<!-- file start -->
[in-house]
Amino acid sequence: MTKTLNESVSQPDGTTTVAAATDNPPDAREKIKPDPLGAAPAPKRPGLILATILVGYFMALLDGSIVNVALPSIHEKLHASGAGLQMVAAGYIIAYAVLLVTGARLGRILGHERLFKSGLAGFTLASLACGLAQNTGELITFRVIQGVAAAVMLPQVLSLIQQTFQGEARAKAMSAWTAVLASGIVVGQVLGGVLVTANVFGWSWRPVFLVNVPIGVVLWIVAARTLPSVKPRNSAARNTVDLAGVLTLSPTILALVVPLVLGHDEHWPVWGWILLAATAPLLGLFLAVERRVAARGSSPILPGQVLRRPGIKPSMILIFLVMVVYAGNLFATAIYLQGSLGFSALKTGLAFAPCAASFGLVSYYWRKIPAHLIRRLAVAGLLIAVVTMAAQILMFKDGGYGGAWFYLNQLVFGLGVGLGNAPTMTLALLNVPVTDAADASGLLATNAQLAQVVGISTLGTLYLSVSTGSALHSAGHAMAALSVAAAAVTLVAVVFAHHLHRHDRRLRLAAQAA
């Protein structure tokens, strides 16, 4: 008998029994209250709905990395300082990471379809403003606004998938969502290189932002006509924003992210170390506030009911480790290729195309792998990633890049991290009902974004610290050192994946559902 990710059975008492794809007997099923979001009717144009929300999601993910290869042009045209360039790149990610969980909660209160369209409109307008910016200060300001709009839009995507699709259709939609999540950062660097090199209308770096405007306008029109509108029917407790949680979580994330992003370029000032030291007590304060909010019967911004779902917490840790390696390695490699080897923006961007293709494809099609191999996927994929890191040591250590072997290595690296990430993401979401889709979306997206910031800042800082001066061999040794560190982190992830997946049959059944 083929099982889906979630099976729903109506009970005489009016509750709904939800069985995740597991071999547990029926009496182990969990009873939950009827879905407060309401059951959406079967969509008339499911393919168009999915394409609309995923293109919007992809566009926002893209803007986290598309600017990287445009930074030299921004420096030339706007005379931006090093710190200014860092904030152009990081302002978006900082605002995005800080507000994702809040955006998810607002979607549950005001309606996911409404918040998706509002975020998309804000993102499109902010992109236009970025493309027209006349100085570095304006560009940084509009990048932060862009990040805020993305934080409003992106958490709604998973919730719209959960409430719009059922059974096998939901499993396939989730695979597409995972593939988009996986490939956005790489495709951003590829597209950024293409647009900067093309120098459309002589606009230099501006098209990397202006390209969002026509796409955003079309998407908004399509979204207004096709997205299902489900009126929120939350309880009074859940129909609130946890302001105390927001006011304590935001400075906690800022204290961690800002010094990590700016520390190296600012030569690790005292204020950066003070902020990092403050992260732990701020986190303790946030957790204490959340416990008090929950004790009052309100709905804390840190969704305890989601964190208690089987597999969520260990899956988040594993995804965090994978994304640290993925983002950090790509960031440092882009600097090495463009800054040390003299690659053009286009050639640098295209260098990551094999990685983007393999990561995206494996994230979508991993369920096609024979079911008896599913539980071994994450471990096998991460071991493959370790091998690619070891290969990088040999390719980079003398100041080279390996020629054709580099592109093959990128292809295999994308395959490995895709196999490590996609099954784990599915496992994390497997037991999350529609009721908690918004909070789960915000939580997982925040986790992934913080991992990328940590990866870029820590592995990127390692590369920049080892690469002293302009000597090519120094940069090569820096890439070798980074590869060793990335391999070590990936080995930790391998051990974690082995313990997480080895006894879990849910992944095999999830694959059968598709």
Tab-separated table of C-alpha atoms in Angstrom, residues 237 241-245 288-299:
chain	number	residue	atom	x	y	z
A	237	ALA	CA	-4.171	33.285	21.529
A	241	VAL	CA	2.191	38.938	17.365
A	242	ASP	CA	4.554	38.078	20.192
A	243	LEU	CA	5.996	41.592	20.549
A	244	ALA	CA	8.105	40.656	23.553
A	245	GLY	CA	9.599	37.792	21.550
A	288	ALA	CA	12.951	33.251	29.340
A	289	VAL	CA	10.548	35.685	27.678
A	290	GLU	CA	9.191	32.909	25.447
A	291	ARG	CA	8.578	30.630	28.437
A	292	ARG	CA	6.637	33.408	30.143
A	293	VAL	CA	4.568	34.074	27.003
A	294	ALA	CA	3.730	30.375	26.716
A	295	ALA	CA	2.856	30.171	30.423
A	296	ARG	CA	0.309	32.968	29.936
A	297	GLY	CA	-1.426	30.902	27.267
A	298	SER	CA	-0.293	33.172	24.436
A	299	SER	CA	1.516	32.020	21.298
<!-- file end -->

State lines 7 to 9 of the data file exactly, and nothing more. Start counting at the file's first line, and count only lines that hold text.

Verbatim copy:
A	241	VAL	CA	2.191	38.938	17.365
A	242	ASP	CA	4.554	38.078	20.192
A	243	LEU	CA	5.996	41.592	20.549